One person in three in Lebanon is now a refugee. What does that mean for a country that has endured more than a decade of civil war, a country that is partially controlled by Hezbollah and that has come to a standstill both politically and economically? The sixth installment in our series takes a look at what is happening on the ground in this small Mediterranean nation.
Problems as far as the eye can see. That's one way to sum up the situation in Lebanon. The future is uncertain for the country's 4.6 million inhabitants given the complex array of domestic and foreign conflicts impacting life there. Yet there are a few rays of hope.
The size of the German state of Hesse, Lebanon is officially a republic. In reality, however, the country's democracy is paralyzed: Parliament rarely meets, there has been no president since 2014 and the country's political parties are dominated by influential families and former warlords. Although a transitional "unity government" is currently leading the country, it has often been mired down in internal conflicts and unable to take action as a result. Some of the 18 religious communities represented in the cabinet are aligned with Iran and Syria, others with Saudi Arabia. Like its neighbor Syria, to which it has traditionally had close ties, Lebanon has long been a staging ground for the regional power struggle between Teheran and Riyadh – to the detriment of the local population.
Hezbollah is also a player in the Lebanese government. It controls large sections of the country's south and is effectively a state within a state. Its militia is classified as a terrorist group by the EU, primarily because of its ground and aerial attacks on Israel. Others, including the United States and the Arab League, have placed the entire organization on their terrorist watch lists.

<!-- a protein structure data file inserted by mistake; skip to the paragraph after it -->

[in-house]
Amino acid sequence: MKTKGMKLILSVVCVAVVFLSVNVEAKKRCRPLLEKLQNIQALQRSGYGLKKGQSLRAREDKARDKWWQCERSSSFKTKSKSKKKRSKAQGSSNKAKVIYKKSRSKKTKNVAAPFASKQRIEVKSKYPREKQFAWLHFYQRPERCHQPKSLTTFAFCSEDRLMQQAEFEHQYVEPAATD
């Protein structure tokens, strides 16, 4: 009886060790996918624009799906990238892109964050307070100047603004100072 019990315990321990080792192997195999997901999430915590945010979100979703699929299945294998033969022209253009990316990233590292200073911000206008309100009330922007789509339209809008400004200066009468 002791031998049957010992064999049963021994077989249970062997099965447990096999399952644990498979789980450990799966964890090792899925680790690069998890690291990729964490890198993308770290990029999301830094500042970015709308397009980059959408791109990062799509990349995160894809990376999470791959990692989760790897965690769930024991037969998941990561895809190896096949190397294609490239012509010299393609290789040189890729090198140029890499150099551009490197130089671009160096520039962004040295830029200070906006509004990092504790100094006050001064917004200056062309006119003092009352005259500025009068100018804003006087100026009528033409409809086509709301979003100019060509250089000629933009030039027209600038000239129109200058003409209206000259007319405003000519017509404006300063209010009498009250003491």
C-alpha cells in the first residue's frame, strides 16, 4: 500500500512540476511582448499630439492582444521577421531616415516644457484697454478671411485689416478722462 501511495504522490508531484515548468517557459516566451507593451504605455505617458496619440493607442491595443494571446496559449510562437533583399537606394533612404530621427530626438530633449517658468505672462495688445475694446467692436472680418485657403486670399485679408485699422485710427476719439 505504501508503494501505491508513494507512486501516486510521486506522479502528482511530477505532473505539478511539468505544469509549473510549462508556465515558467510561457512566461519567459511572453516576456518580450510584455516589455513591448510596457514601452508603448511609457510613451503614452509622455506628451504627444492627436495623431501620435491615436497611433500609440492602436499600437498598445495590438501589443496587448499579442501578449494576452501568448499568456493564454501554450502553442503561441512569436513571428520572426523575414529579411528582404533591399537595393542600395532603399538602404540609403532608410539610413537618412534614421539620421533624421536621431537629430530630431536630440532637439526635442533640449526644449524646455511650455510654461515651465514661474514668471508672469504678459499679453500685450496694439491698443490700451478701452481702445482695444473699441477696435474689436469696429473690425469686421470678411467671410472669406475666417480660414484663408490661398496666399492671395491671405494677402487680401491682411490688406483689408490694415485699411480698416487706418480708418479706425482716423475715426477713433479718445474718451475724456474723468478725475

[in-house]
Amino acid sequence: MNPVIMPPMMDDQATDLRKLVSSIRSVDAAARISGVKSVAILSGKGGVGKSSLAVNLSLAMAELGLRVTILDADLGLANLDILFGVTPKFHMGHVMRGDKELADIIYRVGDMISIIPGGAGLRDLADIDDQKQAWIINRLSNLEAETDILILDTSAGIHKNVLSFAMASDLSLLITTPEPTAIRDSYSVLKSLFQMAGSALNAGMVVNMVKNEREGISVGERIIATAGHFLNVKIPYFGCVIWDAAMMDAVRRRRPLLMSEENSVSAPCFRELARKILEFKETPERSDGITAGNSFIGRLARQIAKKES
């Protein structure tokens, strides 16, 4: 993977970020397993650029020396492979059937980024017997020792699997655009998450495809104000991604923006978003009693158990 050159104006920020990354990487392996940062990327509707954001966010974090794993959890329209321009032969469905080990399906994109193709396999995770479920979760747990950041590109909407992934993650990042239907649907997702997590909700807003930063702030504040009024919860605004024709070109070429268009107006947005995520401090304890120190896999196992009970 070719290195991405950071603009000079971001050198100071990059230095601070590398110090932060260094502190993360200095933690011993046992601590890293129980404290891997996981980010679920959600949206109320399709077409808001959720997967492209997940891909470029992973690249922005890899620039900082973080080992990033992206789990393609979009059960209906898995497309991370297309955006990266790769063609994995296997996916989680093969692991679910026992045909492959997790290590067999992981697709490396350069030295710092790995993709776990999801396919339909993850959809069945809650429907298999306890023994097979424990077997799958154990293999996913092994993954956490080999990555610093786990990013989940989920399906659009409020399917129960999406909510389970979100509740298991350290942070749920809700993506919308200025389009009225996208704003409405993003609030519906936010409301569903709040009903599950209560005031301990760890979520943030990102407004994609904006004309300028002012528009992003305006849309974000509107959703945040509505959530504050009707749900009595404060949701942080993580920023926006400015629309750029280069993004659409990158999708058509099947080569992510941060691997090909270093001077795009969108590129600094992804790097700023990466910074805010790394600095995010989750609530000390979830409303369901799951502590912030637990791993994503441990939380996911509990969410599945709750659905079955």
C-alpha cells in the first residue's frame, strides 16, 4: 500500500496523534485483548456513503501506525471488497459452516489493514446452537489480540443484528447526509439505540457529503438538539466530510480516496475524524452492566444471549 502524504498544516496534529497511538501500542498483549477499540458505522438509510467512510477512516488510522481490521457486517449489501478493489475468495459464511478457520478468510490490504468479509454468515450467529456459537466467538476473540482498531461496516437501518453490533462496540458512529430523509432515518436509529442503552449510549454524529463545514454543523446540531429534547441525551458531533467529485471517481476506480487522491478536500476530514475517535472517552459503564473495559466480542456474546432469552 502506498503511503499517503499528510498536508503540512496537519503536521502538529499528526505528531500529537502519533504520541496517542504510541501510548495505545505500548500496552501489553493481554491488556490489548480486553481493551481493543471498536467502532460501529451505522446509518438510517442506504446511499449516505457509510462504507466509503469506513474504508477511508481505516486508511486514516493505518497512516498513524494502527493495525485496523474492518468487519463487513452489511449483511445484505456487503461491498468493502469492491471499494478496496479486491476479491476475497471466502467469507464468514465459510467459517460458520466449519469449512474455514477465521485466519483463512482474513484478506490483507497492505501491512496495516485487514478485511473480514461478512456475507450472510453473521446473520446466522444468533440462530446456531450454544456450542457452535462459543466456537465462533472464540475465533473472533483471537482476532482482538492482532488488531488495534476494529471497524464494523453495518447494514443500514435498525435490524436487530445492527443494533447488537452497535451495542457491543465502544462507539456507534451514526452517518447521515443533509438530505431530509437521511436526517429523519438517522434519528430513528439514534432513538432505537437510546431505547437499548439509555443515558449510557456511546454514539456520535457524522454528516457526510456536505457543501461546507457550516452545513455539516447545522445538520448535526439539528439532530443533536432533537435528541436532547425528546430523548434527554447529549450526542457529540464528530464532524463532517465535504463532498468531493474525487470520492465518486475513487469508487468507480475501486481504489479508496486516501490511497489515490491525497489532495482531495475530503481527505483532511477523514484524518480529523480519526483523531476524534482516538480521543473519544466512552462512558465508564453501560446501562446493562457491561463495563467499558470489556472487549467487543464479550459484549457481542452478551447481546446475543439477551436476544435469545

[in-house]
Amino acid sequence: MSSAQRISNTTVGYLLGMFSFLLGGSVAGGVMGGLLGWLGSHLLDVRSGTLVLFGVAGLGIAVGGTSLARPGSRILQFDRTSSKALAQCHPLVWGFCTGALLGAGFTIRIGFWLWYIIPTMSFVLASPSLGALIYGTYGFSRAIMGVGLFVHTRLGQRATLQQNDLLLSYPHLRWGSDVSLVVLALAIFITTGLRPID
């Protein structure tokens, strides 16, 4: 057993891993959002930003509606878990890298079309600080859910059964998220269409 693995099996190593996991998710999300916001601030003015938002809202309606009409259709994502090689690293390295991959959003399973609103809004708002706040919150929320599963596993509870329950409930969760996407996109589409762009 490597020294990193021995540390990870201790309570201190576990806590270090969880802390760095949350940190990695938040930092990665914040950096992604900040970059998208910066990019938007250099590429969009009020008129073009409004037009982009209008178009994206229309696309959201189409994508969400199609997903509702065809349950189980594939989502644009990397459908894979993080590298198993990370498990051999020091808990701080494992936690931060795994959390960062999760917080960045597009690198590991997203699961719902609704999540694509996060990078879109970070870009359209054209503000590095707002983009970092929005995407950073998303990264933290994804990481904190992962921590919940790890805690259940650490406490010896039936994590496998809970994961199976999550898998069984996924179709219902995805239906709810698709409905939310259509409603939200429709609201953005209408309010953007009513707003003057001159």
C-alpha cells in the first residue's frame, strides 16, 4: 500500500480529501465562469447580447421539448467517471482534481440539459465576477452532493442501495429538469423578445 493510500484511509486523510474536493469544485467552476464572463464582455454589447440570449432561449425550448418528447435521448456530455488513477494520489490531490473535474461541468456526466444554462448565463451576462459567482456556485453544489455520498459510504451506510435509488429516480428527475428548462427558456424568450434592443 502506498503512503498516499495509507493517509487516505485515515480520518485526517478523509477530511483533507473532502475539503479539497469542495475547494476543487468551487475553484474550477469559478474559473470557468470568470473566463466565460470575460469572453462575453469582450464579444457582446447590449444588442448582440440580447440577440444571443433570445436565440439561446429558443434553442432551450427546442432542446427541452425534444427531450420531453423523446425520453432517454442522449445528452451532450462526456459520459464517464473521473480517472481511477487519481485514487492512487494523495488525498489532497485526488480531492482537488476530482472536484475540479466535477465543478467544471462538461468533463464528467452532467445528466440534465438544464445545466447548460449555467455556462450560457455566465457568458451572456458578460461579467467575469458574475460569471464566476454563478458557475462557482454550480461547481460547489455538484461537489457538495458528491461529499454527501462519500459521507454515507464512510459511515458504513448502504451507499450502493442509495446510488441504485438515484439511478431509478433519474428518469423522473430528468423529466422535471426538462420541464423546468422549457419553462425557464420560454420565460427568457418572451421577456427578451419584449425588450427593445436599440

In addition to the unstable political situation, Lebanon suffers from a stalled economy, rampant corruption and a fraught refugee situation. The approximately 500,000 Palestinian and Iraqi refugees, some of whom have lived in the country for decades, have been joined since 2012 by another one million Syrians fleeing the civil war in their homeland. Lebanon's borders have recently been closed and the actual number of refugees is unknown, since new arrivals have not been registered since early 2015. Most of the refugees have an indeterminate legal status or lack legal standing completely. As a result, they often live in unbearable conditions and their children must work in their stead.
What has prevented Lebanon from falling apart completely? Who can provide stability and economic growth to a nation still haunted by a civil war that lasted 15 years and claimed 90,000 lives? And what kinds of refugee aid are needed on the ground? Our factsheet provides answers to these questions and others.
About our series
Released at regular intervals, each report in our series "Facts on the European Dimension of Displacement and Asylum" examines a country affected by the current refugee situation. In addition to issues relating to displaced persons and human rights, each country's degree of democratization is analyzed in detail and its relationship with the European Union discussed. The analysis also looks at possibilities for cooperating with Brussels. Past reports shed light on the situation in Turkey, Ukraine, Libya, Syria and Morocco. The next analysis will focus on Jordan.
Our colleague Christian Hanelt visits the analyzed countries and talks with the people to get an actual impression of the whole situation.